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Increasingly, U.S. businesses are relying on foreign nationals to perform jobs that require specialized skills, particularly in the fields of medicine, engineering, and IT. Of the visa options available to employers to sponsor these prospective employees the H-1B is often the only one available.  Too often the visa is not available because of arbitrary statutory caps placed on the number of these visas made available annually by the federal government.

What do you need to know about the cap?

First, the annual allotment of visas is 65,000, plus an additional 20,000 for prospective employees who obtained their Master’s Degree from a U.S. university. Of this 65,000 pool, 6,800 of the visas are set aside for residents of Singapore and Chile.

Second, the annual allotment begins to be distributed on October 1. Applications, however, begin April 1. Applications received sooner are rejected, so timing is important.

Third, in recent non-recession years applications for H-1B visas have exceeded the annual allotment within the first week (i.e. by April 7). When this happens the Department of Homeland Security (DHS) utilizes a lottery system to randomly select applications to be reviewed.  The chances of being selected in the lottery vary from year to year, based on the number of applications, but commonly the odds are 1:2 to 1:4 of being selected. Nothing you do can improve your odds. If sufficient applications have been received in that first week of April no further applications will be accepted and you will have to wait until the following April to apply.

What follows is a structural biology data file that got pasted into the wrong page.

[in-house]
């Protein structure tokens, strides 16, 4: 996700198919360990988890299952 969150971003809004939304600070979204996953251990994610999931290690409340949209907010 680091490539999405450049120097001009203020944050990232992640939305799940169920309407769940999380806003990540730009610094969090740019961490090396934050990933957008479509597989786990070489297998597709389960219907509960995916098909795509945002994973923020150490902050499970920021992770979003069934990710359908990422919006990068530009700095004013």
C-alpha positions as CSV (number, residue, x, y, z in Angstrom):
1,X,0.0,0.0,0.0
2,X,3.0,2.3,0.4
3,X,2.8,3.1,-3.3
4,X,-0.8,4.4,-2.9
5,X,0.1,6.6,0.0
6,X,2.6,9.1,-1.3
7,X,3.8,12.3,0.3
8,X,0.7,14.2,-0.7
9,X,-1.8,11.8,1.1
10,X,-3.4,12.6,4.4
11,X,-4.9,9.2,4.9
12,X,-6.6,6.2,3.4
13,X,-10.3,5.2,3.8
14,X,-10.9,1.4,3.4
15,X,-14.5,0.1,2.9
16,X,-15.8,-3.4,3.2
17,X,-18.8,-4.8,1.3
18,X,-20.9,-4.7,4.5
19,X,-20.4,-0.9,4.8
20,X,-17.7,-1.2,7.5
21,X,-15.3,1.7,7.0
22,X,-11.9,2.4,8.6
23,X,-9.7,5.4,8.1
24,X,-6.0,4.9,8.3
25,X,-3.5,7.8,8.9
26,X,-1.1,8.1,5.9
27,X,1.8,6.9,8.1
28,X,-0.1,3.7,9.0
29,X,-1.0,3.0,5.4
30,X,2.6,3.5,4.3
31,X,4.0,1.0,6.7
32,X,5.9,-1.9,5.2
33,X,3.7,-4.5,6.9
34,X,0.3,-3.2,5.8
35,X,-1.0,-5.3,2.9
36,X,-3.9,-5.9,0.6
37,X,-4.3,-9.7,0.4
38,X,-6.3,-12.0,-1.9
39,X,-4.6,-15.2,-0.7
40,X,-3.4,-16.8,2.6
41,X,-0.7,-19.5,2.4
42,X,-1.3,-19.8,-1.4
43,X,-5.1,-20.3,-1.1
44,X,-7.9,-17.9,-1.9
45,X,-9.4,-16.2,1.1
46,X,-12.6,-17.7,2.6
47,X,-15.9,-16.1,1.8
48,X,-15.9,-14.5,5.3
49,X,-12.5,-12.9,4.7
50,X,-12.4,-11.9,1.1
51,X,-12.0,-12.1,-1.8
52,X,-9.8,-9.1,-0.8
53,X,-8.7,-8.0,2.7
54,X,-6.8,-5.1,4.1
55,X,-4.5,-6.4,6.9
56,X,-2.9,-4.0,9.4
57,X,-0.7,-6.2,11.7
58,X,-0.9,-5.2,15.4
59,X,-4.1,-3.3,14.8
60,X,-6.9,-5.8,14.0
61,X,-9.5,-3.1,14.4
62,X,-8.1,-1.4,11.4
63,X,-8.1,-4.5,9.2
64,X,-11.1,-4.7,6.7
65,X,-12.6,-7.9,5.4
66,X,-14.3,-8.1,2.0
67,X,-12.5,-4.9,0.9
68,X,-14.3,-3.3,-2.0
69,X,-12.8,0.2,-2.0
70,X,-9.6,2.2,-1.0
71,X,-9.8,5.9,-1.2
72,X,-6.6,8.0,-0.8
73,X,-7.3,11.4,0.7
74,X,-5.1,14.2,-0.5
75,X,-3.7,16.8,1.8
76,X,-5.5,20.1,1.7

Finally, the cap only applies for new H-1B visa applications. If you are looking to hire someone who has already been granted an H-1B visa (in the past 6-years) you can apply at any time.     

Thompson Coe and myHRgenius Tip of the Week is not intended as a solicitation, does not constitute legal advice, and does not establish an attorney-client relationship.


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